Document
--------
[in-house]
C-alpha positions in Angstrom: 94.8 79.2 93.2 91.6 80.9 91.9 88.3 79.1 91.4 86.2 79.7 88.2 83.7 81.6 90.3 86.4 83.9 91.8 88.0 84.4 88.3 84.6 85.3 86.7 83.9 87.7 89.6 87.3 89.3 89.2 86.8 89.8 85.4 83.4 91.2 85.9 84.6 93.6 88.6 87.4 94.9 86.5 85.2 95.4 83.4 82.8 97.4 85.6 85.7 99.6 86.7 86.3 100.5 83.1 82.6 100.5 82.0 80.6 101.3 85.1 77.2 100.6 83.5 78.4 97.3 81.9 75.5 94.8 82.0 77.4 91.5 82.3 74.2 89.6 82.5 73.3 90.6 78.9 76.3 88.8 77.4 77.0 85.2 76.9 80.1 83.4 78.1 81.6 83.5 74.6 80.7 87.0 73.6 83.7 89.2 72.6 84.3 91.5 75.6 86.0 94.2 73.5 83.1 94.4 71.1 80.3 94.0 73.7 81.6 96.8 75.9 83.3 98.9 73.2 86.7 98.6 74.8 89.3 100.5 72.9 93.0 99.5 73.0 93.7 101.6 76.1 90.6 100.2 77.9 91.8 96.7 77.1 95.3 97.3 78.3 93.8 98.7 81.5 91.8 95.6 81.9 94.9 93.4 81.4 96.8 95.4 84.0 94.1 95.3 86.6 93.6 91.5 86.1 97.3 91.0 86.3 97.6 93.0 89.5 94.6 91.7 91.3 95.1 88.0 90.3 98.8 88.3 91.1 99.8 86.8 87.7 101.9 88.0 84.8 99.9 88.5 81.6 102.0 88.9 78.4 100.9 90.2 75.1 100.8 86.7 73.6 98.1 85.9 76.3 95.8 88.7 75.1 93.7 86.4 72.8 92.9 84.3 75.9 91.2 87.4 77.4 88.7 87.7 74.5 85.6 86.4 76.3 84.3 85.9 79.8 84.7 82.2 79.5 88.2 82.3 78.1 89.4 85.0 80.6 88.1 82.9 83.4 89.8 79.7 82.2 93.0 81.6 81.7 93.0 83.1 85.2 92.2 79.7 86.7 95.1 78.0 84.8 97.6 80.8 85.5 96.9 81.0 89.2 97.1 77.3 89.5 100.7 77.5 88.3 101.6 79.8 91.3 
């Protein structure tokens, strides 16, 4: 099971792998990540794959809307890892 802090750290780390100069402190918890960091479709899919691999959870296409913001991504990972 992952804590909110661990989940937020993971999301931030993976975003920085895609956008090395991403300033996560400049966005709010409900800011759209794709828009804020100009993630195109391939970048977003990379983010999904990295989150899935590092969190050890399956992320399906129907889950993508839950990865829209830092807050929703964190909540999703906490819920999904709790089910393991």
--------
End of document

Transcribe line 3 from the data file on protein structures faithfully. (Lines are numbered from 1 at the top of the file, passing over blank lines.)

């Protein structure tokens, strides 16, 4: 099971792998990540794959809307890892 802090750290780390100069402190918890960091479709899919691999959870296409913001991504990972 992952804590909110661990989940937020993971999301931030993976975003920085895609956008090395991403300033996560400049966005709010409900800011759209794709828009804020100009993630195109391939970048977003990379983010999904990295989150899935590092969190050890399956992320399906129907889950993508839950990865829209830092807050929703964190909540999703906490819920999904709790089910393991």